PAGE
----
The Southwestern Water Conservation District (SWCD or District) was created by the Colorado General Assembly in 1941, thereby marking the District’s 75th anniversary this year! The SWCD encompasses Archuleta, Dolores, La Plata, Montezuma, San Juan, San Miguel and parts of Hinsdale, Mineral, and Montrose counties. In a press release issued by SWCD board president John Porter, and recently printed in the Durango Herald, Porter shares some lessons learned in the past 75 years, ones that will be carried through the next 75:
Lesson No. 1: Adaptability is a Necessity
Times have changed since 1941. Colorado statute charges the district with “protecting, conserving, using and developing the water resources of the southwestern basin for the welfare of the district, and safeguarding for Colorado all waters of the basin to which the state is entitled.” Following this mandate, the district worked tirelessly for decades to ensure water supplies would meet growing demand by filing for storage project water rights in almost every major river basin. SWCD lobbied for federal dollars to be spent on project construction in our area. The philosophy was, and continues to be, to plant the seed and help it grow.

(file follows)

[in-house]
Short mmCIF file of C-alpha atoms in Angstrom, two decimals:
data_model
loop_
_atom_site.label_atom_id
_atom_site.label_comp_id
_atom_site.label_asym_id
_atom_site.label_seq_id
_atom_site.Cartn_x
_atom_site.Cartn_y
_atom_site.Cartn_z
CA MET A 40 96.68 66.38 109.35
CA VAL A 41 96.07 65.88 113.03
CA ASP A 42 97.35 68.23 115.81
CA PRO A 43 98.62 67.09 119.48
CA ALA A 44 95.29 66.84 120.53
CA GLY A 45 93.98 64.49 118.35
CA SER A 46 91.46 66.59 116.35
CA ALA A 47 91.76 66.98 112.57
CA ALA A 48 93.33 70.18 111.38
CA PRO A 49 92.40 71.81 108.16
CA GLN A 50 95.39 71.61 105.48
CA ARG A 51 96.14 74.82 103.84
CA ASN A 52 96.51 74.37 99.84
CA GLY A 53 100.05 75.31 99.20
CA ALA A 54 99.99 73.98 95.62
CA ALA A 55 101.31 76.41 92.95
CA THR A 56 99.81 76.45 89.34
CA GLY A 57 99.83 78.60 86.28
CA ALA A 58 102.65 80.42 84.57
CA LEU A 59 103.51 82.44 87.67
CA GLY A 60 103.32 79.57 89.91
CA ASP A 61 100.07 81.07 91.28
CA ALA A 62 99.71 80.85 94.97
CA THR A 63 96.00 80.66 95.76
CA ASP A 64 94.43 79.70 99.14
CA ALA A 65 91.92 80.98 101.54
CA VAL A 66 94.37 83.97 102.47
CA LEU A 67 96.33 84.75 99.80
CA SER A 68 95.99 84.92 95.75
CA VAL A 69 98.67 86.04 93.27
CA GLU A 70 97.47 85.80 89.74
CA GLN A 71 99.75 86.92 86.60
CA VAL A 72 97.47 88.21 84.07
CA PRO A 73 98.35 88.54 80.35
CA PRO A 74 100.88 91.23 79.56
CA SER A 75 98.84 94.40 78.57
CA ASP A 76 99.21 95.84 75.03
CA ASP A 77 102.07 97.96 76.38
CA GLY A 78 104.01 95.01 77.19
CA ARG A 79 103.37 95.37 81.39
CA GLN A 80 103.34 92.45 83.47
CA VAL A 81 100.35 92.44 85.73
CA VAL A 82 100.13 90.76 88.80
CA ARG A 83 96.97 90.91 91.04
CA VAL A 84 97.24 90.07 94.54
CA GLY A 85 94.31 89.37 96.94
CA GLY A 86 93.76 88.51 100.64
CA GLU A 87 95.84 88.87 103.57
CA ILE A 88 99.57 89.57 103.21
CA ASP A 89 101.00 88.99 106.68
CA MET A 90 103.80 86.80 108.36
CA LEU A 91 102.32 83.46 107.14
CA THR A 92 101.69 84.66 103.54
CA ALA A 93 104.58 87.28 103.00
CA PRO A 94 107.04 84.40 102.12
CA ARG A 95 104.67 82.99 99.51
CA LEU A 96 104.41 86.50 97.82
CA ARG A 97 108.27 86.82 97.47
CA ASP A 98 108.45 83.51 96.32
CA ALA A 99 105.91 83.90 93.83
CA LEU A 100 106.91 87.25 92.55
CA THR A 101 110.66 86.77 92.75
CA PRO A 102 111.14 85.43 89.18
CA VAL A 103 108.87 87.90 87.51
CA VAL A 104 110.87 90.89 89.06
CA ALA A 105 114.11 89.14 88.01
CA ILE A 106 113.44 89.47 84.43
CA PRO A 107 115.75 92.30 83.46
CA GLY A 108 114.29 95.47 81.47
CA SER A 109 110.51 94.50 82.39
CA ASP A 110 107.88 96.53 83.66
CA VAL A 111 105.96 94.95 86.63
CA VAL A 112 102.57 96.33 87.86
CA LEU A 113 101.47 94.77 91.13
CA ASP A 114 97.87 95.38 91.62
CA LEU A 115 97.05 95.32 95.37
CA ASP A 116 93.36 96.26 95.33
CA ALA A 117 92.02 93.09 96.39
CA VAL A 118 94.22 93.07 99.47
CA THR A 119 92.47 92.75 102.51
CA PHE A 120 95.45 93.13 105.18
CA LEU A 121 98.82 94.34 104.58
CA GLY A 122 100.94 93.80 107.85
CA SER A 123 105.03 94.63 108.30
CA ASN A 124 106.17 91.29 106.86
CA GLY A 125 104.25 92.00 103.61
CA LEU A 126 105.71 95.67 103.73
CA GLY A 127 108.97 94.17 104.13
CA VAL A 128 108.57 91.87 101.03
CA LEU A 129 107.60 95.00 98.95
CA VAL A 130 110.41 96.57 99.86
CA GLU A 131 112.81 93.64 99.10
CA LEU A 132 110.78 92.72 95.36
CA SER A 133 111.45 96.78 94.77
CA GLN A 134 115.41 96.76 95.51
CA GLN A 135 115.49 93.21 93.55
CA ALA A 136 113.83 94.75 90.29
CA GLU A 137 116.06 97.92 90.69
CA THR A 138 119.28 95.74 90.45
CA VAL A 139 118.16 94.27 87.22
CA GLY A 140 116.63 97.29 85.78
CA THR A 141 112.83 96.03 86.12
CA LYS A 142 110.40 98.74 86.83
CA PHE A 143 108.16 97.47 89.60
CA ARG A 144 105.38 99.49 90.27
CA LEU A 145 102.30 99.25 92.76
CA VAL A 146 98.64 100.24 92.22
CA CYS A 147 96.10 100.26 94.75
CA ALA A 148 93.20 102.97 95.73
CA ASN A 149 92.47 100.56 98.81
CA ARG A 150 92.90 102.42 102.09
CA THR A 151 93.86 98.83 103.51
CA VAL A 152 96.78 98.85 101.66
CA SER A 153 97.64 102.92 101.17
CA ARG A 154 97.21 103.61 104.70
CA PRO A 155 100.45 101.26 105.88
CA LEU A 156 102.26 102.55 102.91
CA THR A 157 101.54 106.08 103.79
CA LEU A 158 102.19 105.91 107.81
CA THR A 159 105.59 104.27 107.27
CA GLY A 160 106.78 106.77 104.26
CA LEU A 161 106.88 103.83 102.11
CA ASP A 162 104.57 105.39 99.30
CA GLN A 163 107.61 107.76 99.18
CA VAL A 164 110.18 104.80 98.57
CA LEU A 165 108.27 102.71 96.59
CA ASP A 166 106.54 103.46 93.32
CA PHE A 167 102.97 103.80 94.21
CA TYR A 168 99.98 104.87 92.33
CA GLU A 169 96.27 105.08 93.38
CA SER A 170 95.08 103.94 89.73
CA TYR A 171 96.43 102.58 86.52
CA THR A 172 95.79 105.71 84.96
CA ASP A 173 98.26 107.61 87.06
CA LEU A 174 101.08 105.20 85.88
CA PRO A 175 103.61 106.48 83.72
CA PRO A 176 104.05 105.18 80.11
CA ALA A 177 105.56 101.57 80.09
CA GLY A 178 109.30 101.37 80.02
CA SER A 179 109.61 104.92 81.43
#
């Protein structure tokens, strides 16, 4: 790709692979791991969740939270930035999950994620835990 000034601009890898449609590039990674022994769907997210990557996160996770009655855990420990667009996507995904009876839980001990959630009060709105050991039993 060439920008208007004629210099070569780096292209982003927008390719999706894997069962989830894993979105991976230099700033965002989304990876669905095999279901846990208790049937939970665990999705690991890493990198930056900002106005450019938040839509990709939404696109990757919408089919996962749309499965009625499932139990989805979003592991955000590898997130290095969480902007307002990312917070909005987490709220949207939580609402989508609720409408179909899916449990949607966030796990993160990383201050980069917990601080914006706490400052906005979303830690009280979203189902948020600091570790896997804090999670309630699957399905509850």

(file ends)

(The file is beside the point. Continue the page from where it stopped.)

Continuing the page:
This work resulted in the establishment of the Florida Water Conservancy District and Lemon Reservoir; the Pine River Project extension; the Dolores Water Conservancy District and McPhee Reservoir; the Animas-La Plata Water Conservancy District; Ridges Basin Reservoir; Long Hollow Reservoir; the San Juan Water Conservancy District; and the proposed Dry Gulch Reservoir.
As population pressure threatens to dry up agriculture, and regulations and constituent values have expanded to include environmental protections and recreational use, the district’s mission has adapted necessarily. When the A-LP Project debate was underway, for example, SWCD was integral in the formation of the San Juan Recovery Program, established to recover endangered fish species populations in the San Juan River in New Mexico downstream of the proposed reservoir. SWCD currently funds a variety of essential work, including stream flow data collection and mercury sampling in local reservoirs. To address mounting concerns regarding future compact curtailment and drought, SWCD supports water supply augmentation through winter cloud seeding and exploring creative solutions like “water banking.”